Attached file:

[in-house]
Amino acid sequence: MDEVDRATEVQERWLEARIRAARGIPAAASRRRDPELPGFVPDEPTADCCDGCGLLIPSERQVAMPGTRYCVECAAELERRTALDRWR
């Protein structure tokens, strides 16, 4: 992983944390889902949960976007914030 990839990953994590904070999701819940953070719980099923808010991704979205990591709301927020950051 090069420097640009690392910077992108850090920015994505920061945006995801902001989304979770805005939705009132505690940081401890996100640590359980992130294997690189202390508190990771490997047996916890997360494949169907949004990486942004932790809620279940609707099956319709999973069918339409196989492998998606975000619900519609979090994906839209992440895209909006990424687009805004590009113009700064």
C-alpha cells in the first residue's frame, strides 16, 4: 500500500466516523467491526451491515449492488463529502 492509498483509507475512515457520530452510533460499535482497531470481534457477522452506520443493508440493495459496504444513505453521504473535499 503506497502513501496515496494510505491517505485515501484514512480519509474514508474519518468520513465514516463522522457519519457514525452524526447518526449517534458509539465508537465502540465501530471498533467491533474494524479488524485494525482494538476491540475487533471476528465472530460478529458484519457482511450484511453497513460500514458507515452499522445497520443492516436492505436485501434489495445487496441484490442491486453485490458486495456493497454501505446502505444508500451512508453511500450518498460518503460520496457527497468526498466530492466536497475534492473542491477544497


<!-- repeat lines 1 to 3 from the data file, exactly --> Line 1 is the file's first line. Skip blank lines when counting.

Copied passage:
[in-house]
Amino acid sequence: MDEVDRATEVQERWLEARIRAARGIPAAASRRRDPELPGFVPDEPTADCCDGCGLLIPSERQVAMPGTRYCVECAAELERRTALDRWR
């Protein structure tokens, strides 16, 4: 992983944390889902949960976007914030 990839990953994590904070999701819940953070719980099923808010991704979205990591709301927020950051 090069420097640009690392910077992108850090920015994505920061945006995801902001989304979770805005939705009132505690940081401890996100640590359980992130294997690189202390508190990771490997047996916890997360494949169907949004990486942004932790809620279940609707099956319709999973069918339409196989492998998606975000619900519609979090994906839209992440895209909006990424687009805004590009113009700064």